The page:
Review at Nuke’s World

Today at 1545 local time, Chronicle of Protest, a film directed by Michael Chanan premiered at The Rio Cinema, Dalston, as part of the East End Film Festival.

On seeing its inclusion, I was heartened fearing a lack of films commentating on the events which have engulfed the capital over the past year. And so, looking forward to it I took up my seat, coffee in hand.

A note on the slightly deceptive title; this film chronicles recent protests, and is not literally a history lessons.

Depicting familiar scenes of the student protests, ukuncut’s “creative civil disobedience” and that of march26, the film does little to add to the trove of footage that floats about cyber-space.

It stands up by the inclusion of interviews. Not those given by public figures, who tend to recite recycled rhetoric (the exception being Michael Rosen), but by those delivered bynormal people. Those folk effected by the closure of their local library, those students and lectures effected by the higher education squeeze, those nurses facing redundancies due to NHS reforms.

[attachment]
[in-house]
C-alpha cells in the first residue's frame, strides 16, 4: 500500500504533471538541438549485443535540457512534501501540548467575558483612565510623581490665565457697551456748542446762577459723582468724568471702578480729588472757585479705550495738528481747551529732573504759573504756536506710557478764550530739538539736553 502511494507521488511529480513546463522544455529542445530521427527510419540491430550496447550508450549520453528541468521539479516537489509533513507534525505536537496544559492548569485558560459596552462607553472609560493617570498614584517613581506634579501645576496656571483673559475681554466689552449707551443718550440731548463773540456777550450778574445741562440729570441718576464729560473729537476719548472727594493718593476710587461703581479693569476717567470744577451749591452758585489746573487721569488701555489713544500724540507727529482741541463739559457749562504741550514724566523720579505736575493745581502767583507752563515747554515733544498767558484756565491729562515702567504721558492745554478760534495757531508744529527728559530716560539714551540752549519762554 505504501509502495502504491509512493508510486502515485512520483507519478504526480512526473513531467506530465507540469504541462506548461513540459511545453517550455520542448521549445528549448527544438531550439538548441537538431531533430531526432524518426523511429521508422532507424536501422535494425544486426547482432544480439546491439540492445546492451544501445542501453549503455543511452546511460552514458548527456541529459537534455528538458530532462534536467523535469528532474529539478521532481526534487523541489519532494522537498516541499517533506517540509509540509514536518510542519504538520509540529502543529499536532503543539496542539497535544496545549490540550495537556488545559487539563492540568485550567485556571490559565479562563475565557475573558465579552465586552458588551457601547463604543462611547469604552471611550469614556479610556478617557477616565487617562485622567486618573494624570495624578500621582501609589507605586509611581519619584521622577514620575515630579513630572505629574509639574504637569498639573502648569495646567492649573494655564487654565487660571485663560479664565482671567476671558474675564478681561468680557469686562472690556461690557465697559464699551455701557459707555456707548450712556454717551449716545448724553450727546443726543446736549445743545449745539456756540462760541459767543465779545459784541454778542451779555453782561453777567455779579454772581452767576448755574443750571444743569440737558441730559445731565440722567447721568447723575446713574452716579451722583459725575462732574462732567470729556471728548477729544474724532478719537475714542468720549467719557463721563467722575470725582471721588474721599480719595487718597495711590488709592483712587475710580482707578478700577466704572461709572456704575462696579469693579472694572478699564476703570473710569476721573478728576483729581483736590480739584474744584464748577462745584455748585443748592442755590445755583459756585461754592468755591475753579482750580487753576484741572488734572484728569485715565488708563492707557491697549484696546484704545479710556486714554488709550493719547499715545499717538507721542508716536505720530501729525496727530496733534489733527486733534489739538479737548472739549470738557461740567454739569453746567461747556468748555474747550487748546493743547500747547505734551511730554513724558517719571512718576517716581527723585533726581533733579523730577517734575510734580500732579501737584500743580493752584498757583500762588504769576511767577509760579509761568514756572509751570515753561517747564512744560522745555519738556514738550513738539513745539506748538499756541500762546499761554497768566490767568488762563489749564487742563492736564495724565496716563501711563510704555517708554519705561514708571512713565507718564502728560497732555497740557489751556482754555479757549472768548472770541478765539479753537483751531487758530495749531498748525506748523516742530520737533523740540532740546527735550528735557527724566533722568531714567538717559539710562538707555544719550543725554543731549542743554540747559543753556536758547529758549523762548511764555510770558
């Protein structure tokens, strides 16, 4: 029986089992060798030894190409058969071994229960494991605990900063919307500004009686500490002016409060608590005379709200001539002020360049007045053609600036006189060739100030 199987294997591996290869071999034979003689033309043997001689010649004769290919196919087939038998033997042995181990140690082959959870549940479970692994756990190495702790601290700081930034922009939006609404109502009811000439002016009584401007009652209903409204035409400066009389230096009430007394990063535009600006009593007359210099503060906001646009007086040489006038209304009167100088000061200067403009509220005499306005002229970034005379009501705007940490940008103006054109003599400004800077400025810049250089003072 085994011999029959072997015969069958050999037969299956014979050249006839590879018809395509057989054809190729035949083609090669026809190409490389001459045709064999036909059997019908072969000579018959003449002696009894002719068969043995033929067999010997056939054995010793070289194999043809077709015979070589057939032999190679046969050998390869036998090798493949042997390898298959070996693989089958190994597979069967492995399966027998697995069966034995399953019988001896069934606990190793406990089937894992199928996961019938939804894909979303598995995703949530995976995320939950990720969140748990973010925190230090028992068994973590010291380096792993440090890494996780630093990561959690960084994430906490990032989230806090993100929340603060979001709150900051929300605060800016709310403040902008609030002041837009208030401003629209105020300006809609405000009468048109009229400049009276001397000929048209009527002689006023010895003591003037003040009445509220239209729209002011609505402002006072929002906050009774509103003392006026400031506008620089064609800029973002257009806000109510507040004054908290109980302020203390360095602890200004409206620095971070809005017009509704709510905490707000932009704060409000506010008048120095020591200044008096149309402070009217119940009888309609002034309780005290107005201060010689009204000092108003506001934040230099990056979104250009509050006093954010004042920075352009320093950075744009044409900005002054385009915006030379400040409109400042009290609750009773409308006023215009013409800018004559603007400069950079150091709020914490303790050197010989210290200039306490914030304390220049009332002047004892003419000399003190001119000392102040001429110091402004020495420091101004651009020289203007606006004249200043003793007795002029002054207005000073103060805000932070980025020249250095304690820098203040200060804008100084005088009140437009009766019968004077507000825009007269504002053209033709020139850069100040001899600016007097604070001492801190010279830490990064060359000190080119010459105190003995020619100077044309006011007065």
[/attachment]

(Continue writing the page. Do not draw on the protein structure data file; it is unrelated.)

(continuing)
Other then that, I didn’t see to much to scream about. Luckily enough, Chanan had the foresight to make these interview pieces the driving force of the film and so they constitute a great majority of the film.

During the subsequent question & answer session a critic at the back voiced his dissatisfaction of the film being a little soft, [presumably upset with it’s lack of call to arms] stating “its our job to make it happen.” [referring to the collapse of the government.]

I’m reluctant to say this film is a missed opportunity. I’m a strong advocate of quality output, and in this respect the film falls short. In a world in which we are bombarded with the “polished output of MTV”, jittery hose-pipe viewing cannot compete, and is more suited to the world of youtube.

Chanan shed light on the films inception, stemming from a series of blog post and this goes someway to explaining, if not excusing, the at times poor quality footage.

I suppose the question it raises is: is there a place for a film which occupies the middle ground. One which doesn’t directly challenge the state propaganda. There is certainly the case for fighting fire-with-fire, but this film more falls within the middle-ground bracket, quietly sowing the seeds of resistance. For those in London, it may not offer anything radically new, but it does have the potential to inform those a little more removed. Whether it ever reaches them is another question.


Source: Nurks World | Review: Chronicle of Protest
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